4491-B: Vignette from 3,001 Arabian Days
My best friend in the neighborhood, Steve Helton, and I stand in the Dhahran alleyway off Third Street passing by my house, circa 1955.

4491-B. Our house.

Ours was one among 12 identical and nondescript single-story dwellings in two linear strings of six duplexes each directly facing each other in our immediate neighborhood, like opposing armies in a battlefield diagram.

Confusingly, our so-called “back” yards were tiny and faced one another across a once sand but now asphalt-paved alleyway, our neighborhood’s primary social thoroughfare. The opposite “front” yards, much larger and enclosed by high walls, faced the front walls of another string of duplexes on the other side of a concrete walkway.

I have no idea who determined which were “front” and which “back,” or why. But it always seemed to me that the entrance you most used should be the “front,” and the entrance less used the “back.” But logic wasn’t part of it, apparently.

Nonetheless, many of my most vivid childhood memories involve that house and that alleyway.

Each house was roofed in colorless corrugated steel and clad in faint gray-green siding, with a tiny hedge-lined yard opening to the alley and a larger, private space on the opposite side of the house that opened onto a sidewalk.

The larger yard covered about 900 square feet and was surrounded by seven-foot cement- block walls that converged on an enclosed, wood-slatted entry atrium with a fifteen-foot-tall roof and patio access up several steps. Like high-walled traditional Saudi dwellings that frustrated prying eyes, our backyard sanctuaries assured a measure of privacy.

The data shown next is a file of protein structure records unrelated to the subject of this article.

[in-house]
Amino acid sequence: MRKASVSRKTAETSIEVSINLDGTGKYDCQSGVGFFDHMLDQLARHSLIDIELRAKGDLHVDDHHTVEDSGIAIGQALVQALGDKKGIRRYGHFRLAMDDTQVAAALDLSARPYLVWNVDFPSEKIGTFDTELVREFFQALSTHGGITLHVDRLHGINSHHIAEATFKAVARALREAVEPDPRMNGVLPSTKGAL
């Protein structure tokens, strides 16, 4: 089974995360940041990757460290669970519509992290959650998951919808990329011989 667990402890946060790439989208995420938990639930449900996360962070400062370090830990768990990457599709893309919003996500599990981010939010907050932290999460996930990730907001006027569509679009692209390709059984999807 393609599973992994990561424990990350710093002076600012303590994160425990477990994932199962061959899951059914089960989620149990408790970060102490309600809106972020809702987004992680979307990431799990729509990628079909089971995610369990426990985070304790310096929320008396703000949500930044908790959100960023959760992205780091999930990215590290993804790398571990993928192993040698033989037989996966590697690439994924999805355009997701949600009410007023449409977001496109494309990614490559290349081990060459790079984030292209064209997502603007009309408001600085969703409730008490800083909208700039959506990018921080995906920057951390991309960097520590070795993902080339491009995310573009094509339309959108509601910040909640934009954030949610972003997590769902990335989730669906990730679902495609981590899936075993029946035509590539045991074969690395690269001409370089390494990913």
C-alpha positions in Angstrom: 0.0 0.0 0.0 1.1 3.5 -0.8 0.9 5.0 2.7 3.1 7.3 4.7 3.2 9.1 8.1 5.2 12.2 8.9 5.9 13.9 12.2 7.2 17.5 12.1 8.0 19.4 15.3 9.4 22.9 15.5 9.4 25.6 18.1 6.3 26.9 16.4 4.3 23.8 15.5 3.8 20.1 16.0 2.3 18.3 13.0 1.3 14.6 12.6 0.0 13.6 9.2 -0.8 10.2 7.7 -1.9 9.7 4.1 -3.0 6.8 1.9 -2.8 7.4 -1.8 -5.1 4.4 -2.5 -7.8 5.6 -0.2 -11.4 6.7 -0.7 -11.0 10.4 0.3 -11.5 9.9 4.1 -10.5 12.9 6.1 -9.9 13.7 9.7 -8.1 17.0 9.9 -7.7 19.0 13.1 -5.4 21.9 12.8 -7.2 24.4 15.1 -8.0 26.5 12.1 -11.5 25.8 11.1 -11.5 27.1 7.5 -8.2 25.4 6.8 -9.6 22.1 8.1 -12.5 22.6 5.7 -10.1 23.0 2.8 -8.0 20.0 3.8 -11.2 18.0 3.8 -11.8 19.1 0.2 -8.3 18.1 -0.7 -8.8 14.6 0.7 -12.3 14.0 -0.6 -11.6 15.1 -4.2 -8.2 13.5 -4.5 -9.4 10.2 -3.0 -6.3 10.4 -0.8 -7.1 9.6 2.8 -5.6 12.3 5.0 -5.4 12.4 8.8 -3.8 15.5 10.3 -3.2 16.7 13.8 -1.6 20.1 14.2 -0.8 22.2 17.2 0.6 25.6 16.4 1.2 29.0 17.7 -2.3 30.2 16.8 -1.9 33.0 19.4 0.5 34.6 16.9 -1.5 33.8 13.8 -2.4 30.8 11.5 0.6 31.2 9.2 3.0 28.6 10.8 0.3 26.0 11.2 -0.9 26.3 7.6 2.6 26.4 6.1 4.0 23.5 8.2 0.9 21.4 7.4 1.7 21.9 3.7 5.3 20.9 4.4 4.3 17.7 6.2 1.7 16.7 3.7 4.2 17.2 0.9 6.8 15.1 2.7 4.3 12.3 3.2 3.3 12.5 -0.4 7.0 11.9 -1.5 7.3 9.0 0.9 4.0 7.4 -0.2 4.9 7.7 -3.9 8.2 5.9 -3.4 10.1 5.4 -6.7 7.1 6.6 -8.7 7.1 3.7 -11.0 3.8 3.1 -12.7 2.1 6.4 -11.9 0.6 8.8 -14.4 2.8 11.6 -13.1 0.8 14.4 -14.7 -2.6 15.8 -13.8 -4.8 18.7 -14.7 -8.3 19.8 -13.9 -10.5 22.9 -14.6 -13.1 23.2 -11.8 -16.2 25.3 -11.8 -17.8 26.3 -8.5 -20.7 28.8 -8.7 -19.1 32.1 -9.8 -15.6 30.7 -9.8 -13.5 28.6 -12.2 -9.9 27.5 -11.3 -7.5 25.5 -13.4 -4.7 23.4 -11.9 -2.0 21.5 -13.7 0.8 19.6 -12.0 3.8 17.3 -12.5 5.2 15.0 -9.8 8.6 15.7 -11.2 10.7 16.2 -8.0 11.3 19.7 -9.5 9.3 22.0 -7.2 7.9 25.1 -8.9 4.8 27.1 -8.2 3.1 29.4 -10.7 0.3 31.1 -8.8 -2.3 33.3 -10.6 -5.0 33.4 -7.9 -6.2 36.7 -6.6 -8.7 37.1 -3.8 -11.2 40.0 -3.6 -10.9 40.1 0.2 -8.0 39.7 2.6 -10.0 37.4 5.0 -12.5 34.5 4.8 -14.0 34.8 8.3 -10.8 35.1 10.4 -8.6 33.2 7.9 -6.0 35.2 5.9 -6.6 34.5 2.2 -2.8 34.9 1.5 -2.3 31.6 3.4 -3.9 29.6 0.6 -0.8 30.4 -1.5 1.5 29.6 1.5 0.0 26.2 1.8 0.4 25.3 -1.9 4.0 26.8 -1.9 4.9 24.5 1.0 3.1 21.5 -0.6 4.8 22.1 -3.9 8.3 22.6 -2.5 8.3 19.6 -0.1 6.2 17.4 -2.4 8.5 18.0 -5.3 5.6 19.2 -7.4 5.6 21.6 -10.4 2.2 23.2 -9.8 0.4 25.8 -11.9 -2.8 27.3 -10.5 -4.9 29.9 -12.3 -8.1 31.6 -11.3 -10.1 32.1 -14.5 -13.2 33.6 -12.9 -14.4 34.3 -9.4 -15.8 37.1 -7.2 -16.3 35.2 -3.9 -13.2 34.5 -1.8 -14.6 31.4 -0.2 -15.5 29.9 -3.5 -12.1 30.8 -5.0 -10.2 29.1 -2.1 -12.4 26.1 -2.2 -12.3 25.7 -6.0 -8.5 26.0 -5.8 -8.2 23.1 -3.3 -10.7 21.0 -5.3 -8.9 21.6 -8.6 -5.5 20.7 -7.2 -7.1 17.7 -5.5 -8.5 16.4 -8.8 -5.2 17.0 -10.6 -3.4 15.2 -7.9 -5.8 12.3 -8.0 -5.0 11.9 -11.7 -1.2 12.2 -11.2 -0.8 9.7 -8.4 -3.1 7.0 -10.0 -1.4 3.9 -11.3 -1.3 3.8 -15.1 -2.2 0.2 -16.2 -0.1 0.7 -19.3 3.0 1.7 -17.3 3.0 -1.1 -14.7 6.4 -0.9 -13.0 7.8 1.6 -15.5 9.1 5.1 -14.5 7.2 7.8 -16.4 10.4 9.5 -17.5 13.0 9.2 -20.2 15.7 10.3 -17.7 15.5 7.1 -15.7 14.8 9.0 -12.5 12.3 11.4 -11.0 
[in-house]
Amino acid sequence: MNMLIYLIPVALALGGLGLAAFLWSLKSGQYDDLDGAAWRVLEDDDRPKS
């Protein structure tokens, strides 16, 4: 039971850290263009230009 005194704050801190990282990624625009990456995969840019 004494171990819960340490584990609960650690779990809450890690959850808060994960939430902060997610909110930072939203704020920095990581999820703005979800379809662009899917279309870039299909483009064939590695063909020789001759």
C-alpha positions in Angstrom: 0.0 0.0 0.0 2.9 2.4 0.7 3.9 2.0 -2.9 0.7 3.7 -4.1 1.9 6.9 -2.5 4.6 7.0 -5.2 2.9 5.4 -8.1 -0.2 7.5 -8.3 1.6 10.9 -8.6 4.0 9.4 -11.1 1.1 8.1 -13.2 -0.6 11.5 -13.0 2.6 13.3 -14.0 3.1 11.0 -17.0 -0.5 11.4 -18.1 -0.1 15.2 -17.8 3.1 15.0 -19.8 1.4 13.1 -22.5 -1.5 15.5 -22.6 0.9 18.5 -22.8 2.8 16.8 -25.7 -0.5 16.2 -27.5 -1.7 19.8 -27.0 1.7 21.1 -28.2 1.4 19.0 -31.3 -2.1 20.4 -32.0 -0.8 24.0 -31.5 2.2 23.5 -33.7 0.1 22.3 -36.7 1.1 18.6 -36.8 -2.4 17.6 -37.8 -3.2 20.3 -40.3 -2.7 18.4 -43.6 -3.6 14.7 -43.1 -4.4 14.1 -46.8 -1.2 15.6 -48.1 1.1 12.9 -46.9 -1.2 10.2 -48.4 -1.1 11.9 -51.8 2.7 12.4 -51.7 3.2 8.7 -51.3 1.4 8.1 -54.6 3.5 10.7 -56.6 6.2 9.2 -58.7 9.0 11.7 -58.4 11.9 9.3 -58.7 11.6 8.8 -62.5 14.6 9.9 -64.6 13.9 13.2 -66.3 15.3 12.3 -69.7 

The neighborhood’s shady, oasis-like “front” patios attracted an unending series of impromptu parties. The net effect: a nearly continuous twinkling of laughter throughout the neighborhood in late afternoon and early evening.

The Saudi Adventure Begins: Vignette from 3,001 Arabian Days

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The Saudi Adventure Begins: Vignette from 3,001 Arabian Days

Author's Bio: With his recently-published set of colorful recollections, 3,001 Arabian Days: Growing up in an American Oil Camp in Saudi Arabia (1953-1962), A Memoir, Aramco Brat and annuitant Rick Snedeker (Badge Number 199932) joins a distinguished list of Aramcons who have captured their memories of life in the Kingdom on paper. As the title indicates, Rick focuses on his growing-up years in Dhahran as the son of Albert Coleman Snedeker—known as “Big Al” to his friends—a manager in the Aramco Traffic Department responsible for keeping company camps well-supplied with the foodstuffs and sundry necessities of daily life throughout Aramco’s critical growing-up years in the ’50s and ’60s. As Aramco grew to maturity, so did Rick.